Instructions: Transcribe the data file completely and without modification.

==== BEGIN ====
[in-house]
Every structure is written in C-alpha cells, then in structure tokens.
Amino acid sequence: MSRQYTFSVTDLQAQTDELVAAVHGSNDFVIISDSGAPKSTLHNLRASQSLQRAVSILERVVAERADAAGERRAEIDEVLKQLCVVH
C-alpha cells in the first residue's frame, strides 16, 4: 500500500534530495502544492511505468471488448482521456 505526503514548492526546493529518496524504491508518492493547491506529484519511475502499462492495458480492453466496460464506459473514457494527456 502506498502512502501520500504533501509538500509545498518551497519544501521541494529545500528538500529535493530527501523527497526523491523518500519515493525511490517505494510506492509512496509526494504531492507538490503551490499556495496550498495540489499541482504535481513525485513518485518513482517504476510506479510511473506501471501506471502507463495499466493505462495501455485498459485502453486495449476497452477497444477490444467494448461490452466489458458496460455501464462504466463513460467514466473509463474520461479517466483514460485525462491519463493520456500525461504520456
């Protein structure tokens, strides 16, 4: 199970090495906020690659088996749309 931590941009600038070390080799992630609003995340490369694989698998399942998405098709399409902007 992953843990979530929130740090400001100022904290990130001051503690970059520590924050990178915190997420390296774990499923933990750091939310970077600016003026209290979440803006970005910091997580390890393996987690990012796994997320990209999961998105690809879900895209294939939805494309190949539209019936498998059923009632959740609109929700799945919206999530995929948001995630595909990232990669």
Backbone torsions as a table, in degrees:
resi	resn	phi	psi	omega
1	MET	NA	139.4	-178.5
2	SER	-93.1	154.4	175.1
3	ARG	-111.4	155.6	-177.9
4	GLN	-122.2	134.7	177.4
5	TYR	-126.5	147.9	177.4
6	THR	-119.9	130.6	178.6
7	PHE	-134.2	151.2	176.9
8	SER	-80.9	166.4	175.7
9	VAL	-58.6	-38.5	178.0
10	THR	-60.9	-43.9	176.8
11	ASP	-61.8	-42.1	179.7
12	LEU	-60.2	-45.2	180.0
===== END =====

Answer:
[in-house]
Every structure is written in C-alpha cells, then in structure tokens.
Amino acid sequence: MSRQYTFSVTDLQAQTDELVAAVHGSNDFVIISDSGAPKSTLHNLRASQSLQRAVSILERVVAERADAAGERRAEIDEVLKQLCVVH
C-alpha cells in the first residue's frame, strides 16, 4: 500500500534530495502544492511505468471488448482521456 505526503514548492526546493529518496524504491508518492493547491506529484519511475502499462492495458480492453466496460464506459473514457494527456 502506498502512502501520500504533501509538500509545498518551497519544501521541494529545500528538500529535493530527501523527497526523491523518500519515493525511490517505494510506492509512496509526494504531492507538490503551490499556495496550498495540489499541482504535481513525485513518485518513482517504476510506479510511473506501471501506471502507463495499466493505462495501455485498459485502453486495449476497452477497444477490444467494448461490452466489458458496460455501464462504466463513460467514466473509463474520461479517466483514460485525462491519463493520456500525461504520456
């Protein structure tokens, strides 16, 4: 199970090495906020690659088996749309 931590941009600038070390080799992630609003995340490369694989698998399942998405098709399409902007 992953843990979530929130740090400001100022904290990130001051503690970059520590924050990178915190997420390296774990499923933990750091939310970077600016003026209290979440803006970005910091997580390890393996987690990012796994997320990209999961998105690809879900895209294939939805494309190949539209019936498998059923009632959740609109929700799945919206999530995929948001995630595909990232990669």
Backbone torsions as a table, in degrees:
resi	resn	phi	psi	omega
1	MET	NA	139.4	-178.5
2	SER	-93.1	154.4	175.1
3	ARG	-111.4	155.6	-177.9
4	GLN	-122.2	134.7	177.4
5	TYR	-126.5	147.9	177.4
6	THR	-119.9	130.6	178.6
7	PHE	-134.2	151.2	176.9
8	SER	-80.9	166.4	175.7
9	VAL	-58.6	-38.5	178.0
10	THR	-60.9	-43.9	176.8
11	ASP	-61.8	-42.1	179.7
12	LEU	-60.2	-45.2	180.0